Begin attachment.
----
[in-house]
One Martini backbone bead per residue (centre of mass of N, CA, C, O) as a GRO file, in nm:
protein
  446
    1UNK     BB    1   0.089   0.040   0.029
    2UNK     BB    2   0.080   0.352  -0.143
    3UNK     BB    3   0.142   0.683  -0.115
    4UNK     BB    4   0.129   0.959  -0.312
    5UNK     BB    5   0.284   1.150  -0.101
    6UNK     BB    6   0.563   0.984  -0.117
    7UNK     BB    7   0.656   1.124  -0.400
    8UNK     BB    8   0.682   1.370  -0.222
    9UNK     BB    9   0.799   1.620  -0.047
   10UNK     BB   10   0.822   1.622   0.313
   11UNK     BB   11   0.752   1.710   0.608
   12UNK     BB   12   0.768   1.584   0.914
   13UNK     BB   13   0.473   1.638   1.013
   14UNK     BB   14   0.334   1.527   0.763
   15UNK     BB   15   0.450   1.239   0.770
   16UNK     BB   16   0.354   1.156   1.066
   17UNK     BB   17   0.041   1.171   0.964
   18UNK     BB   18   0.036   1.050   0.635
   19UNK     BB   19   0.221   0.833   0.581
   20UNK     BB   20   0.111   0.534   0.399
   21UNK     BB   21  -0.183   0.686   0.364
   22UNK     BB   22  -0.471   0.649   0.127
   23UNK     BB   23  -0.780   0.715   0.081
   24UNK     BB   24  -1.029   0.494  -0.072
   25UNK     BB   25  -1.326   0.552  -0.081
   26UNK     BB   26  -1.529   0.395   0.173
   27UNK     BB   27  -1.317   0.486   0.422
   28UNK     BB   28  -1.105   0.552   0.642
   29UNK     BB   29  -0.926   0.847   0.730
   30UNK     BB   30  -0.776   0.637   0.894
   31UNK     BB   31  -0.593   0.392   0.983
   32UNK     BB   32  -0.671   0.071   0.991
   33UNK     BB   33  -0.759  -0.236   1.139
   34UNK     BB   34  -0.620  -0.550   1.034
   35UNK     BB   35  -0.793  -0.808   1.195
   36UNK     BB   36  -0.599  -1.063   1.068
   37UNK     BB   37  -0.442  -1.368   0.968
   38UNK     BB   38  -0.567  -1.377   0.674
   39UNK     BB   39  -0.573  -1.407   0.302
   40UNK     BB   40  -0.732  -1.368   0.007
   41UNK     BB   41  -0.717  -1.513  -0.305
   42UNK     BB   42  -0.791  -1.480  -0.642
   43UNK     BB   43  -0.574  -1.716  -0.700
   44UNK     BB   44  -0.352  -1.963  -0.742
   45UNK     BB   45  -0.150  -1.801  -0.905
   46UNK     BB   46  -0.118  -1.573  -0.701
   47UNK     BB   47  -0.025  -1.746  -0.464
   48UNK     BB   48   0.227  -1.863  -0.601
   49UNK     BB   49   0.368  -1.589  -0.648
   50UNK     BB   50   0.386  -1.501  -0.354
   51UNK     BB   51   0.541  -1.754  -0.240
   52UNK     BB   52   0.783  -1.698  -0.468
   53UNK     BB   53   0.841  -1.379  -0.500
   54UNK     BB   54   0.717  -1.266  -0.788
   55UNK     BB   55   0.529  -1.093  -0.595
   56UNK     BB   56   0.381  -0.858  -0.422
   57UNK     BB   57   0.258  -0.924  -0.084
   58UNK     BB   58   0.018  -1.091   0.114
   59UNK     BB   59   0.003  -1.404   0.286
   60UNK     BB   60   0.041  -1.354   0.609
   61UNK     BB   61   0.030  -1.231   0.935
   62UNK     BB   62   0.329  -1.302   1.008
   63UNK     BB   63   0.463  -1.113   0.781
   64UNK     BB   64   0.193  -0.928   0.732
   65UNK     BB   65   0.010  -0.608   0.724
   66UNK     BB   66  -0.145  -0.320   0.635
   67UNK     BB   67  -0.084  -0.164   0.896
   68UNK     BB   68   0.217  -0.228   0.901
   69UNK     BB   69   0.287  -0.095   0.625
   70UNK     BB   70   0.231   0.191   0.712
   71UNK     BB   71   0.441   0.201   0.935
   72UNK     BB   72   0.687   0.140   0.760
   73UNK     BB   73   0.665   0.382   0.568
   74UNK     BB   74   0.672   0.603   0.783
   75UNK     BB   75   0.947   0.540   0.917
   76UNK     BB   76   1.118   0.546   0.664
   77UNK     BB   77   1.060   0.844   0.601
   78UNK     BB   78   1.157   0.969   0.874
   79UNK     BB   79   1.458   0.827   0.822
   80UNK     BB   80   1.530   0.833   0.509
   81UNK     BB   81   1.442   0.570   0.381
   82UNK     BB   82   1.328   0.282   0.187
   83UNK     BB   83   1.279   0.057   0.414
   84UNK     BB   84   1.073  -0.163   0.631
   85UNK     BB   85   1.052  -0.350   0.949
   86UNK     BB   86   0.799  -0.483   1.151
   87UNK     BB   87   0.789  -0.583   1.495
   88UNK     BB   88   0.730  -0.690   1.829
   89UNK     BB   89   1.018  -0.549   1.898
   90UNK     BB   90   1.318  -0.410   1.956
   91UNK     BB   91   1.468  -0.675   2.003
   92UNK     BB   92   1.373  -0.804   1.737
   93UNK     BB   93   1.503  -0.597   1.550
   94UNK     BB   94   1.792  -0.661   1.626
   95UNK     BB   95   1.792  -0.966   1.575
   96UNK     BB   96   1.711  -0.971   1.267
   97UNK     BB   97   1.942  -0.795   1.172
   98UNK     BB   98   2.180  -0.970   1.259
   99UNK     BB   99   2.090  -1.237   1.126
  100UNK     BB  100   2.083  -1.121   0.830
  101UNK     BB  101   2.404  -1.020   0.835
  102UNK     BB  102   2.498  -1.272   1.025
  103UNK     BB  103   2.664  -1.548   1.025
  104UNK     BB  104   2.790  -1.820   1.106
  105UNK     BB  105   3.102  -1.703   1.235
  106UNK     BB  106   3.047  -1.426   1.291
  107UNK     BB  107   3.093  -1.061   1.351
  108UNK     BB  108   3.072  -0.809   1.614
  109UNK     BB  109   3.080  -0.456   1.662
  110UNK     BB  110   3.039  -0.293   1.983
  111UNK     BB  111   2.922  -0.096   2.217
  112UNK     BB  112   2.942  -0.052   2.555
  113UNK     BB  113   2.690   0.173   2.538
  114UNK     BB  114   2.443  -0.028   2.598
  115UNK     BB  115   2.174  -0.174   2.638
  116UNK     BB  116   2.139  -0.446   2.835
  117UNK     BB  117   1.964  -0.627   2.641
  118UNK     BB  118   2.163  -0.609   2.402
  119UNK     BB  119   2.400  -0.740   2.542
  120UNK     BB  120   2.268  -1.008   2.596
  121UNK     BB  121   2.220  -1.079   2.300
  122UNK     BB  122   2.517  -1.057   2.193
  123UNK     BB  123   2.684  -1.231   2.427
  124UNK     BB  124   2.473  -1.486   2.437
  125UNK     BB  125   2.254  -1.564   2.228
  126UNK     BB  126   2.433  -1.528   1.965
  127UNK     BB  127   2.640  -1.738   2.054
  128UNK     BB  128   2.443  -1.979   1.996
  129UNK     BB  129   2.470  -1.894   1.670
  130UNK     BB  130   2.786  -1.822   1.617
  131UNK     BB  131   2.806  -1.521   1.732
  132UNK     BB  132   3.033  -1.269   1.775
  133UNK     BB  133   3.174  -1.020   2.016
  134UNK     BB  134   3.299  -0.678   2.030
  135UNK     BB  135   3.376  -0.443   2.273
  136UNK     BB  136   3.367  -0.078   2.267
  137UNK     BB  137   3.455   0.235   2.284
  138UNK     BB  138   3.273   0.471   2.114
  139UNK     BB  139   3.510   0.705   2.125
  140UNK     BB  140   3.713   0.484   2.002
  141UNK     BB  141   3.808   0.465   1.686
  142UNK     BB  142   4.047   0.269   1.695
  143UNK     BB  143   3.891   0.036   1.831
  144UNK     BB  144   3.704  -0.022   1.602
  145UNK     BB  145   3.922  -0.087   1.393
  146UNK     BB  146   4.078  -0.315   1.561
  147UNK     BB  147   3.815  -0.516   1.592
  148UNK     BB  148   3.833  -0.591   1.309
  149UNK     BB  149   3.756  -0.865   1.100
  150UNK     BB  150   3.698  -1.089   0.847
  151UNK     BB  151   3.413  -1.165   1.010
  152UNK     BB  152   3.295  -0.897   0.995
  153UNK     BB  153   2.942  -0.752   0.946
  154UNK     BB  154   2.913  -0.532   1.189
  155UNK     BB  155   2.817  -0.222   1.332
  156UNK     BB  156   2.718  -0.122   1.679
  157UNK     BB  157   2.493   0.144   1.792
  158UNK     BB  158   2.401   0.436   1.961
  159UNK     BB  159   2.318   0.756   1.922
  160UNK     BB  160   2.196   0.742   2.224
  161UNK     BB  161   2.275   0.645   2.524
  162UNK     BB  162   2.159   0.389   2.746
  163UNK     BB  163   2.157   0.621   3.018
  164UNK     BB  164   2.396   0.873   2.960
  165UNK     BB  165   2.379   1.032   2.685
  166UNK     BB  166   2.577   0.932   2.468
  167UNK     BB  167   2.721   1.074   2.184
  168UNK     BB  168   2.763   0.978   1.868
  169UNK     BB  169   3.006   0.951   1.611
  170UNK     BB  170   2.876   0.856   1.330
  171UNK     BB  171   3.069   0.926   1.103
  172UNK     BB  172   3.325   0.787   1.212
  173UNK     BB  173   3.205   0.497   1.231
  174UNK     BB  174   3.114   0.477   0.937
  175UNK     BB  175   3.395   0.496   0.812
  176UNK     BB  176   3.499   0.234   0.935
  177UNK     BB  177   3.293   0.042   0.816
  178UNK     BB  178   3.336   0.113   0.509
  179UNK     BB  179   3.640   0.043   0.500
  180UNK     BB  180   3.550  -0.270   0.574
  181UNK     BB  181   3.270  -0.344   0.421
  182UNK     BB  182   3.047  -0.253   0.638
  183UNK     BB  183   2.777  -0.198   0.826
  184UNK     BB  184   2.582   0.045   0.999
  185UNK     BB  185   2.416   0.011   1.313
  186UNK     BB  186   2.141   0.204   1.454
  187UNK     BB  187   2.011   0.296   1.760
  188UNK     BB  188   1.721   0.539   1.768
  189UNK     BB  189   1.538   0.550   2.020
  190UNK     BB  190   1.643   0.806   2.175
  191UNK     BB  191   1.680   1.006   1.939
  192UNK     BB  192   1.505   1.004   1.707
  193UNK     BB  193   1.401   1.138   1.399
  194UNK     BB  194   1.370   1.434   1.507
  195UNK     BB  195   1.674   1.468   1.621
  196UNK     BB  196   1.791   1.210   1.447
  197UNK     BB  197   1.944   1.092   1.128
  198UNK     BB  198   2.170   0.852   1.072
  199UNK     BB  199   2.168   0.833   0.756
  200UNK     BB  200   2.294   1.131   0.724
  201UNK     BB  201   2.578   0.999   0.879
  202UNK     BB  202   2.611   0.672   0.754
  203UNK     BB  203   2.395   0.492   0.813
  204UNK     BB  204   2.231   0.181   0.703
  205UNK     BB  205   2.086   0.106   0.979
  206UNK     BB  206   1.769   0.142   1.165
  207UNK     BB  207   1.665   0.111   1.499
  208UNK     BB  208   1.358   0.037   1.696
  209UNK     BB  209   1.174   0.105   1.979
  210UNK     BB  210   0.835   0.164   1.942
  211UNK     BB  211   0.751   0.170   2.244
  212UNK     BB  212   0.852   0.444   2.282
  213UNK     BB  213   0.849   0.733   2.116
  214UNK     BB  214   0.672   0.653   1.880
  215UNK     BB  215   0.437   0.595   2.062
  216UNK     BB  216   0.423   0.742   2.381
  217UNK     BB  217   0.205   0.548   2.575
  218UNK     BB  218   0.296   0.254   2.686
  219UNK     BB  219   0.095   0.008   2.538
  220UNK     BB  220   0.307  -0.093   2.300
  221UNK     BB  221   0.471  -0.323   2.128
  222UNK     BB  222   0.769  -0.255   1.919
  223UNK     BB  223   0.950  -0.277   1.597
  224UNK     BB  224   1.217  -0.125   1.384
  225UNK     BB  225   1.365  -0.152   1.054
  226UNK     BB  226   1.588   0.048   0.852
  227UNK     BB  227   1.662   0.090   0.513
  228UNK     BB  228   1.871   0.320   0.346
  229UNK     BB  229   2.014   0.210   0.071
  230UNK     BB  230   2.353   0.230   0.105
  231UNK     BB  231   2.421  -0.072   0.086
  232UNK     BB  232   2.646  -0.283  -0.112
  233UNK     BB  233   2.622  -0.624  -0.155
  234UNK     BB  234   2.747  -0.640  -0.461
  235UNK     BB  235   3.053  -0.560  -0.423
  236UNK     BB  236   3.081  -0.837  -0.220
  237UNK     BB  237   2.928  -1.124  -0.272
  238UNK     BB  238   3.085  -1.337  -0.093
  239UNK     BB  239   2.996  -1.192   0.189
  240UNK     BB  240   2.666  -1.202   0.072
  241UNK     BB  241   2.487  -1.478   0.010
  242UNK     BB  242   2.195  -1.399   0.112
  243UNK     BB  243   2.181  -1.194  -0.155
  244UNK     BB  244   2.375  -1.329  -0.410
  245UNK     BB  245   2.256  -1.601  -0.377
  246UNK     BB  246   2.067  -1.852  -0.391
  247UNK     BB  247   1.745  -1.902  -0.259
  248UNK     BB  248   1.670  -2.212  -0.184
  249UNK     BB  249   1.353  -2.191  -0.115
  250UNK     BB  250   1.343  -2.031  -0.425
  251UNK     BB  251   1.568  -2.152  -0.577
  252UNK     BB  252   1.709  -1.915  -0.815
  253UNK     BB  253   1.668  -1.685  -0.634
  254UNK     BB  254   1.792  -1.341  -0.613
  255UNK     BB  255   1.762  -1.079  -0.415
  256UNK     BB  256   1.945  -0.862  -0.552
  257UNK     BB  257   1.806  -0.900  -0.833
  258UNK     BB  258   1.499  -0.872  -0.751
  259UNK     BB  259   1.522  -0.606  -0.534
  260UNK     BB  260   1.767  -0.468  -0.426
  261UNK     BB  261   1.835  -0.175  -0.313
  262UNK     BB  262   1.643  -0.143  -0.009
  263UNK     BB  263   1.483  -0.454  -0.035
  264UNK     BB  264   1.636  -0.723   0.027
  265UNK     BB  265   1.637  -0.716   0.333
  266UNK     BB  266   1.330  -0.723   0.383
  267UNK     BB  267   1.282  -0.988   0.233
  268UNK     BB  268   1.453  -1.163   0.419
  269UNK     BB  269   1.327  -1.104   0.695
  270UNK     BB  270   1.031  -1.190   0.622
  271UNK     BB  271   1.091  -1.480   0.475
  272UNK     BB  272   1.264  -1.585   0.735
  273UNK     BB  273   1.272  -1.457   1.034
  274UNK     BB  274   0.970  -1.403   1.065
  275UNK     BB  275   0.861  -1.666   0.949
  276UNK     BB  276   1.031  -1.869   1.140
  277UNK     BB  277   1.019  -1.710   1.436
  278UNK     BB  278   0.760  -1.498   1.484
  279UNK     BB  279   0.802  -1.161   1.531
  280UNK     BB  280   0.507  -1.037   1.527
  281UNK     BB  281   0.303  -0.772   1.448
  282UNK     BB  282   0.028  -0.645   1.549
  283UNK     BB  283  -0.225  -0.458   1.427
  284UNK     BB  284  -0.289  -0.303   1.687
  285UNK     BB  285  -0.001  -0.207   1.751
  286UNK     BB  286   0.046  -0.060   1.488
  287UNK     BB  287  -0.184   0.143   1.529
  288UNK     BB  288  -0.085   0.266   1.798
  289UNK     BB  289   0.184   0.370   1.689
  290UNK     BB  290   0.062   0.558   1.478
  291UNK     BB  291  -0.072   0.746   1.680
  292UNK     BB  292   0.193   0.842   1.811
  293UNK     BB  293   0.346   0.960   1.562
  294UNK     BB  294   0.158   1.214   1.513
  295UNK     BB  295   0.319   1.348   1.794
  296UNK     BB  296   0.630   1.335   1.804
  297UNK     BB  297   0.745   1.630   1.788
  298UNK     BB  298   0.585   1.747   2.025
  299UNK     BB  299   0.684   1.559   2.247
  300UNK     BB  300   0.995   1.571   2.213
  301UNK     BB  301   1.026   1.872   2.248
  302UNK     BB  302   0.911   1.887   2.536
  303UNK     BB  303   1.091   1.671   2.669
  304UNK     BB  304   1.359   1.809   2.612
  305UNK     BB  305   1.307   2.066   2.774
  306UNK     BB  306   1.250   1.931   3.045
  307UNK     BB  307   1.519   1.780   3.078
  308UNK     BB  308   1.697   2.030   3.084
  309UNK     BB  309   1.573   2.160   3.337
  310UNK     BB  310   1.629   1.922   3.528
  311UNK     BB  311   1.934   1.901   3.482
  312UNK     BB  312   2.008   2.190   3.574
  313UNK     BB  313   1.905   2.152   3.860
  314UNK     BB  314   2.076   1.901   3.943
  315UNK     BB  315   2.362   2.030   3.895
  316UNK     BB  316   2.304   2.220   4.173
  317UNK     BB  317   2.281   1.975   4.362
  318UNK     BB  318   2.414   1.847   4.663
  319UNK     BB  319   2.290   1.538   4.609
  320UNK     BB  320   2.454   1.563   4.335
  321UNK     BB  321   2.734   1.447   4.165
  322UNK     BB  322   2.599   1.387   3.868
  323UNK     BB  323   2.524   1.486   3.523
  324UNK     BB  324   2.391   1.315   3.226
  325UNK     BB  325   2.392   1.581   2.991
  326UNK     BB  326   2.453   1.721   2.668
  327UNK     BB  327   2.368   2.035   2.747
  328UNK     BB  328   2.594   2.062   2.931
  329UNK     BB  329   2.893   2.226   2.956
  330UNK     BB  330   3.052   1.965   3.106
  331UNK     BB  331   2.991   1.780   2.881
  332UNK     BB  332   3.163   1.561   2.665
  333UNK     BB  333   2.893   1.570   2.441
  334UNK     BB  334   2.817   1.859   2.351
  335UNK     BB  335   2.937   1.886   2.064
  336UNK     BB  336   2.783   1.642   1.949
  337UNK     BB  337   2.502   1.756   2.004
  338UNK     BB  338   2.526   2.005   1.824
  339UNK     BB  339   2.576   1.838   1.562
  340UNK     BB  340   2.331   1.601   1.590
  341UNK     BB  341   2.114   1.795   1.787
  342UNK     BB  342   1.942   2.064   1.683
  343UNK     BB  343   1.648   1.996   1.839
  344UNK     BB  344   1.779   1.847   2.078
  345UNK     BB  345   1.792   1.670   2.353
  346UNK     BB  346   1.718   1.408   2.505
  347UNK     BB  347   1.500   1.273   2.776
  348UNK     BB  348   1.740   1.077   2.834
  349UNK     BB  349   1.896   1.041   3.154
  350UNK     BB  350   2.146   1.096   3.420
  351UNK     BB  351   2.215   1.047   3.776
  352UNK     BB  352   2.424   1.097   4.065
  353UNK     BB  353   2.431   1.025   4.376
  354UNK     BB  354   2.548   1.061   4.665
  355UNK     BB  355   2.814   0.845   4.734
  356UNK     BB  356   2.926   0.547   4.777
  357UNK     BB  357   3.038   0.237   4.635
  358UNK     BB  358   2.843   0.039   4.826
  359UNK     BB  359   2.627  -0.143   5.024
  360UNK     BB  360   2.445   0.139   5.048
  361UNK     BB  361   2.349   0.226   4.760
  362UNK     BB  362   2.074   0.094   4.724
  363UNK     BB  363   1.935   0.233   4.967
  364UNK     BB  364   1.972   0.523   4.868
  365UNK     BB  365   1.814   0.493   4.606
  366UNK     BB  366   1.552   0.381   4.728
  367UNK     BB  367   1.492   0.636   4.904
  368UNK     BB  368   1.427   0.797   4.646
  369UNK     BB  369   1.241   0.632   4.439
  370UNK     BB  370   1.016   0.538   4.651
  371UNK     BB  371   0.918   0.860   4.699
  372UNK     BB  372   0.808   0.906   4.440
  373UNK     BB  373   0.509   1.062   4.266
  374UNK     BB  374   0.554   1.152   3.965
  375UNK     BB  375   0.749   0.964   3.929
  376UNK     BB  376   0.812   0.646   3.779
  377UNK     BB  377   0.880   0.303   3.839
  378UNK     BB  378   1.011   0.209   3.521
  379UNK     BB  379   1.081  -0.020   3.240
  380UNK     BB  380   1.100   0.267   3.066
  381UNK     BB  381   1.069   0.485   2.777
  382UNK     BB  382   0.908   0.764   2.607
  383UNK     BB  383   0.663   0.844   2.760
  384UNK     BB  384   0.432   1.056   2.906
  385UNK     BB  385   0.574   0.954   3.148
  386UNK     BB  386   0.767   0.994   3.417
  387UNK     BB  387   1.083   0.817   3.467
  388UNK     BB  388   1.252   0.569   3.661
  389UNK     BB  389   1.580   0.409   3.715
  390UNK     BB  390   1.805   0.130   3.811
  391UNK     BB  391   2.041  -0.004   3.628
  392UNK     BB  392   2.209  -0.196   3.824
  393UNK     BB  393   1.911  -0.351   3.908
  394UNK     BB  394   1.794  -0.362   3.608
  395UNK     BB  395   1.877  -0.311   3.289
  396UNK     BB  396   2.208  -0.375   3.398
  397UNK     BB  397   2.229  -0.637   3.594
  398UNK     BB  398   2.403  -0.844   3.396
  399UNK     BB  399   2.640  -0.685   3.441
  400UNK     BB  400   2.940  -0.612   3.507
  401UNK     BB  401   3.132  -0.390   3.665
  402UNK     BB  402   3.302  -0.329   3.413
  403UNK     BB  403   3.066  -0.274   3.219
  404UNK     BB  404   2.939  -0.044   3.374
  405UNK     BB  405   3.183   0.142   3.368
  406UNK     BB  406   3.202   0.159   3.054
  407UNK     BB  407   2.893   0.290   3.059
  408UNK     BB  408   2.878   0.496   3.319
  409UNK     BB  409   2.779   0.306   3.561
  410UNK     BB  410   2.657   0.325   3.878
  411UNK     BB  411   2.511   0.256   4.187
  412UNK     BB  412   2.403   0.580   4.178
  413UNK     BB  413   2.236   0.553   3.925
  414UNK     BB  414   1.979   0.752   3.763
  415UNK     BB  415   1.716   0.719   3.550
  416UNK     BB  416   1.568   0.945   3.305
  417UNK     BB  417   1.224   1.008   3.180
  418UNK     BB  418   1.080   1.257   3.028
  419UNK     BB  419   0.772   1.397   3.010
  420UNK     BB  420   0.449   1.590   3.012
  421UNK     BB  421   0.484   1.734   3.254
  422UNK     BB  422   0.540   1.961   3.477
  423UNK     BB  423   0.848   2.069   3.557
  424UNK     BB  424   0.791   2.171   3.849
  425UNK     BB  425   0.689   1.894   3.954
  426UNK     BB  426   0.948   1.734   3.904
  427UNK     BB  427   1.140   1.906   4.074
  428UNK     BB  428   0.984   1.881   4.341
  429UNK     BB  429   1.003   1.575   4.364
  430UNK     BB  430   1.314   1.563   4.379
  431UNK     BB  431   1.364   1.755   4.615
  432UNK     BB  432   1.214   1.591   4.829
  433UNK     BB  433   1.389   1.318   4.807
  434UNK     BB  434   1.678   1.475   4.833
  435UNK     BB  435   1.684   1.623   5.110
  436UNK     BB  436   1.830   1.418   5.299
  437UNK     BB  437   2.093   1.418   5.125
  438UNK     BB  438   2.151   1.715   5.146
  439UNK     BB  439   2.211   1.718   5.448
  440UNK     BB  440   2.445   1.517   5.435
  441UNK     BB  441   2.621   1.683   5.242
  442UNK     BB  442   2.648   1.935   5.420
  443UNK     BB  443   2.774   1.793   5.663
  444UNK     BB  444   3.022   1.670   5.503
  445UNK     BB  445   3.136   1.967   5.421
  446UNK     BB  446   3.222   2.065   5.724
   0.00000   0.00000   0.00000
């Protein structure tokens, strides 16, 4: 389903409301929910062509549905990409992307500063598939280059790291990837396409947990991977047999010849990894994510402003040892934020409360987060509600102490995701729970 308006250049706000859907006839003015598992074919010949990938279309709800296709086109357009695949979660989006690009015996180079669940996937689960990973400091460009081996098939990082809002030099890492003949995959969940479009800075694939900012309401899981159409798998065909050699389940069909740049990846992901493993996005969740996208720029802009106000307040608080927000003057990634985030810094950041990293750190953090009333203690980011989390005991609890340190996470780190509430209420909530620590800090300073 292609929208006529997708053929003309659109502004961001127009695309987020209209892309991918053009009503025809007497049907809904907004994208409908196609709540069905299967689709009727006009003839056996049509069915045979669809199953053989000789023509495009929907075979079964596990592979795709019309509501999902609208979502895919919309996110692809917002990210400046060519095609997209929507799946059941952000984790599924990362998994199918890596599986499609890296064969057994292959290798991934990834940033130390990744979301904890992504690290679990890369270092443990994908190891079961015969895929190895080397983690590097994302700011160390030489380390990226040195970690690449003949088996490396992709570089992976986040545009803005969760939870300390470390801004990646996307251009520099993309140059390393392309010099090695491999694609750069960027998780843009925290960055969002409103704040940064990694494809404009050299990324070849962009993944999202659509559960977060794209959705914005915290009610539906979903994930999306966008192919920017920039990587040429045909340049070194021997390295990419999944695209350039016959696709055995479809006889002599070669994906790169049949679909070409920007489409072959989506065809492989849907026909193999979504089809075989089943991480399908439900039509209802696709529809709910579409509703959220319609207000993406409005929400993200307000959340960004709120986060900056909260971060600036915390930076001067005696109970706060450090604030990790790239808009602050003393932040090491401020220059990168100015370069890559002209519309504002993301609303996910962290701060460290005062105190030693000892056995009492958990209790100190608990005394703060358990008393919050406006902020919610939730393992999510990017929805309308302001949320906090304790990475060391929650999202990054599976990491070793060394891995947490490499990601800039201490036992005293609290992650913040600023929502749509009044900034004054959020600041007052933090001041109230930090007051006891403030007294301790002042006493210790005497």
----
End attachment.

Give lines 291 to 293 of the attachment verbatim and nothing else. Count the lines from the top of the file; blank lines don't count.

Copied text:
  287UNK     BB  287  -0.184   0.143   1.529
  288UNK     BB  288  -0.085   0.266   1.798
  289UNK     BB  289   0.184   0.370   1.689